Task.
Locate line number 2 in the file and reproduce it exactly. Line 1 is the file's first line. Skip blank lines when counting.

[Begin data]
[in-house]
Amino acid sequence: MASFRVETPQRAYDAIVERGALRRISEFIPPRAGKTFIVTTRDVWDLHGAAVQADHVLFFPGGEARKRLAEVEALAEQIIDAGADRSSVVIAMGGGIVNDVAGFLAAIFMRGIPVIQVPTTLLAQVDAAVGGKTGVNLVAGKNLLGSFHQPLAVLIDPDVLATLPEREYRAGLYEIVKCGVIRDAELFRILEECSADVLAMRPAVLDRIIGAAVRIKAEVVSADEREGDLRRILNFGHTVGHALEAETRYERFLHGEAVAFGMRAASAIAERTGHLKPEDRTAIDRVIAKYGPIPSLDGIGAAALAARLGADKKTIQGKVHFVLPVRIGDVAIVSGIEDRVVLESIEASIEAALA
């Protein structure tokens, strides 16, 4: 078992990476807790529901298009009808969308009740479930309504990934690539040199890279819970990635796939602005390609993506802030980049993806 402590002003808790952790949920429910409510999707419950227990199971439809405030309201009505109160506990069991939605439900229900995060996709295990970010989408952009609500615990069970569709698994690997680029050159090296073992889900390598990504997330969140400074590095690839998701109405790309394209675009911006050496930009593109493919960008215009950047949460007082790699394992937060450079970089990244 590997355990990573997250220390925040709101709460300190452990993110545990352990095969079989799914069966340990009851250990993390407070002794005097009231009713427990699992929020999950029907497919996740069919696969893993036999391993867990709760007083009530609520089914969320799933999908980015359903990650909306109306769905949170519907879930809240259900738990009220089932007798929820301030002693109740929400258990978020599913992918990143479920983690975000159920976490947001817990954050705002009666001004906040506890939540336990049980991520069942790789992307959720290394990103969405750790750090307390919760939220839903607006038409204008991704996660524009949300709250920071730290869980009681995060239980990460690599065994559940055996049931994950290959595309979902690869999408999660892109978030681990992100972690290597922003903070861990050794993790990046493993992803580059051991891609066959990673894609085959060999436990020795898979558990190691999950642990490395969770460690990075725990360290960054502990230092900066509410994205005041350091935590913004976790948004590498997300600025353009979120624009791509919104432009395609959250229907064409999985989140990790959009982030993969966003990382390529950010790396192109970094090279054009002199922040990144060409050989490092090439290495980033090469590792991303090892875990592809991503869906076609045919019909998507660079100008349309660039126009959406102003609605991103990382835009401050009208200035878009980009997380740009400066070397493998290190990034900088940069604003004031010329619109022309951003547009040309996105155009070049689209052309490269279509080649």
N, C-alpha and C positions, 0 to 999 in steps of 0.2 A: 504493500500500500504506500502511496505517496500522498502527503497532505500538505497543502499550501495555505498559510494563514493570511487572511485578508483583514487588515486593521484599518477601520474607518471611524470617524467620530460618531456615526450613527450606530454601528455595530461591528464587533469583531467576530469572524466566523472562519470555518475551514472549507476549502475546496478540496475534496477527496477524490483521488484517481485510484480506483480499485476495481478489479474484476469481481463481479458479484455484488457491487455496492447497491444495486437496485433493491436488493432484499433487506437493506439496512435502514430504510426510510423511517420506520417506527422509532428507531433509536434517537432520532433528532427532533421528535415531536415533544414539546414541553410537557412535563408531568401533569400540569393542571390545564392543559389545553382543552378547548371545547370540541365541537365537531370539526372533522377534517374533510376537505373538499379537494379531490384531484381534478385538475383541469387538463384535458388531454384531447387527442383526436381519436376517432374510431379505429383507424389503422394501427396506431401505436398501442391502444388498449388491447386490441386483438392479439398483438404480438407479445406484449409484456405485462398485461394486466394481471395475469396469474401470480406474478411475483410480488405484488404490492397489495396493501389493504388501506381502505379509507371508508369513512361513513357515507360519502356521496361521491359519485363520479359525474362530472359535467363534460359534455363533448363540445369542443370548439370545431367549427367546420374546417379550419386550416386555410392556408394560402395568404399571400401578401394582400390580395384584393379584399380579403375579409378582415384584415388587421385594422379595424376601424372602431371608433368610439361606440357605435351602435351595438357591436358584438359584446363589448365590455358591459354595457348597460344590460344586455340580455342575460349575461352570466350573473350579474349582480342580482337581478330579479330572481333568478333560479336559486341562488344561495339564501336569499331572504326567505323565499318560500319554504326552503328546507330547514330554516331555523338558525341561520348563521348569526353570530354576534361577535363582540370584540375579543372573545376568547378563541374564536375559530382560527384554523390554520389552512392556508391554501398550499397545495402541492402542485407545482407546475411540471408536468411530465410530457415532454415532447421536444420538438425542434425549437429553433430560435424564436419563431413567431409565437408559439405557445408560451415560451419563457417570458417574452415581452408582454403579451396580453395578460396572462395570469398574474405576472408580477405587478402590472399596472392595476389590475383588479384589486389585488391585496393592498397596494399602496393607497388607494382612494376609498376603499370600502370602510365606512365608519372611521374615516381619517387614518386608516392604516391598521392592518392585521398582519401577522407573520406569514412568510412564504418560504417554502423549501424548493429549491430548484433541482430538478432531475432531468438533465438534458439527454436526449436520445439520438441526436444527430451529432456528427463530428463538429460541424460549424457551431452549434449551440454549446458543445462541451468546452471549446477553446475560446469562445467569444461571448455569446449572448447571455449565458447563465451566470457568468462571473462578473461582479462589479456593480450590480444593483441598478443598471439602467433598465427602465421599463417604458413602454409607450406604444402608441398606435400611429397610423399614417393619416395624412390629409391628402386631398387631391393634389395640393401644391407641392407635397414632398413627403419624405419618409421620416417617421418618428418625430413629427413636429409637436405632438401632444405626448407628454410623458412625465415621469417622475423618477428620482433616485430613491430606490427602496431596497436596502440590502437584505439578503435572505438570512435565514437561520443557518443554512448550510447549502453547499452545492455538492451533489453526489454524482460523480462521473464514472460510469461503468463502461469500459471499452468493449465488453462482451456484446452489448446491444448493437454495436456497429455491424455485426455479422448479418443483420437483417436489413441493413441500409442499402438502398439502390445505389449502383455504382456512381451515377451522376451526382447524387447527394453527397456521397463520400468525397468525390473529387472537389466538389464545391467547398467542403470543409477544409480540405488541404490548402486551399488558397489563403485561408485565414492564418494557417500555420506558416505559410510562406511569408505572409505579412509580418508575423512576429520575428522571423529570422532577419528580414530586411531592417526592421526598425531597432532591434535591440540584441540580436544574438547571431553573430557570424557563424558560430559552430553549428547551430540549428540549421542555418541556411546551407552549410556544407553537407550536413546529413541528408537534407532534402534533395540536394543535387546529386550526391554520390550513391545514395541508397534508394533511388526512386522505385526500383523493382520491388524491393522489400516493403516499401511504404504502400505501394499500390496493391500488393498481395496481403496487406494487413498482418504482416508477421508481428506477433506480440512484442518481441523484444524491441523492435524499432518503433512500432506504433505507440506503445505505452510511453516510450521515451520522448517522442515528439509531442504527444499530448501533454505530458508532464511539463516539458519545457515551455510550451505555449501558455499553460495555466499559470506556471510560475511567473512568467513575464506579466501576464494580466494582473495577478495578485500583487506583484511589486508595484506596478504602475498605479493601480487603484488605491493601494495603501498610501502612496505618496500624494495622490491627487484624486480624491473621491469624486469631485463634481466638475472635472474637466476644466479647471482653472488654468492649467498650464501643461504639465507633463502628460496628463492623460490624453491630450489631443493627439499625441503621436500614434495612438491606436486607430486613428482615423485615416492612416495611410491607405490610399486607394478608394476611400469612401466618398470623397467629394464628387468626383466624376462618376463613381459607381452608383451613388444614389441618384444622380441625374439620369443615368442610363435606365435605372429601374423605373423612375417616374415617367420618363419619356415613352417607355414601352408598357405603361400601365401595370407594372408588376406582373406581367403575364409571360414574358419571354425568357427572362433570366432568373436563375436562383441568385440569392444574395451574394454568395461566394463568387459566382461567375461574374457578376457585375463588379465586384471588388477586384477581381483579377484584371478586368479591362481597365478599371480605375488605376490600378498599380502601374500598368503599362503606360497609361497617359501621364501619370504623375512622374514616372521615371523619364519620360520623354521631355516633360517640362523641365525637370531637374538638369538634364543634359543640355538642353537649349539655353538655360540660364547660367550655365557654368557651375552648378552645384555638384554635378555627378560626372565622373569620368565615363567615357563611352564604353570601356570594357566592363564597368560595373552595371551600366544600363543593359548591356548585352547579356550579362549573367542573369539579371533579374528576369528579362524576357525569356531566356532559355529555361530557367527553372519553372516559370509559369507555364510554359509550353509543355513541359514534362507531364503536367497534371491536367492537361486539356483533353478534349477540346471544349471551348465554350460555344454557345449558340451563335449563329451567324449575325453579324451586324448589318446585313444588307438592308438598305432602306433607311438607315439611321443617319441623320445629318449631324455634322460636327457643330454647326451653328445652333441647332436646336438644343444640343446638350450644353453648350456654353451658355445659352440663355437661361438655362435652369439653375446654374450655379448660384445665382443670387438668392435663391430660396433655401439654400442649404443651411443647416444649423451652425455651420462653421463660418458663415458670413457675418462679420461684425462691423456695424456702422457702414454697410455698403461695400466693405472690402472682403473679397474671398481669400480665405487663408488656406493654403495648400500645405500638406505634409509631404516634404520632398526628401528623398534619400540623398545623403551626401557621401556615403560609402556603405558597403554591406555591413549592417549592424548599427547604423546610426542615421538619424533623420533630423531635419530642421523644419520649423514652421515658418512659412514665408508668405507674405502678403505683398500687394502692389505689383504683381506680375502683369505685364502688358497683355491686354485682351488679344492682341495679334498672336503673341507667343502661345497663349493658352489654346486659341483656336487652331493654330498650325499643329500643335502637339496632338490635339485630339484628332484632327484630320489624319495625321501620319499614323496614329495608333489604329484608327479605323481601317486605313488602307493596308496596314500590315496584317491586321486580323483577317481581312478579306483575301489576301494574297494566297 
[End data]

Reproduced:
Amino acid sequence: MASFRVETPQRAYDAIVERGALRRISEFIPPRAGKTFIVTTRDVWDLHGAAVQADHVLFFPGGEARKRLAEVEALAEQIIDAGADRSSVVIAMGGGIVNDVAGFLAAIFMRGIPVIQVPTTLLAQVDAAVGGKTGVNLVAGKNLLGSFHQPLAVLIDPDVLATLPEREYRAGLYEIVKCGVIRDAELFRILEECSADVLAMRPAVLDRIIGAAVRIKAEVVSADEREGDLRRILNFGHTVGHALEAETRYERFLHGEAVAFGMRAASAIAERTGHLKPEDRTAIDRVIAKYGPIPSLDGIGAAALAARLGADKKTIQGKVHFVLPVRIGDVAIVSGIEDRVVLESIEASIEAALA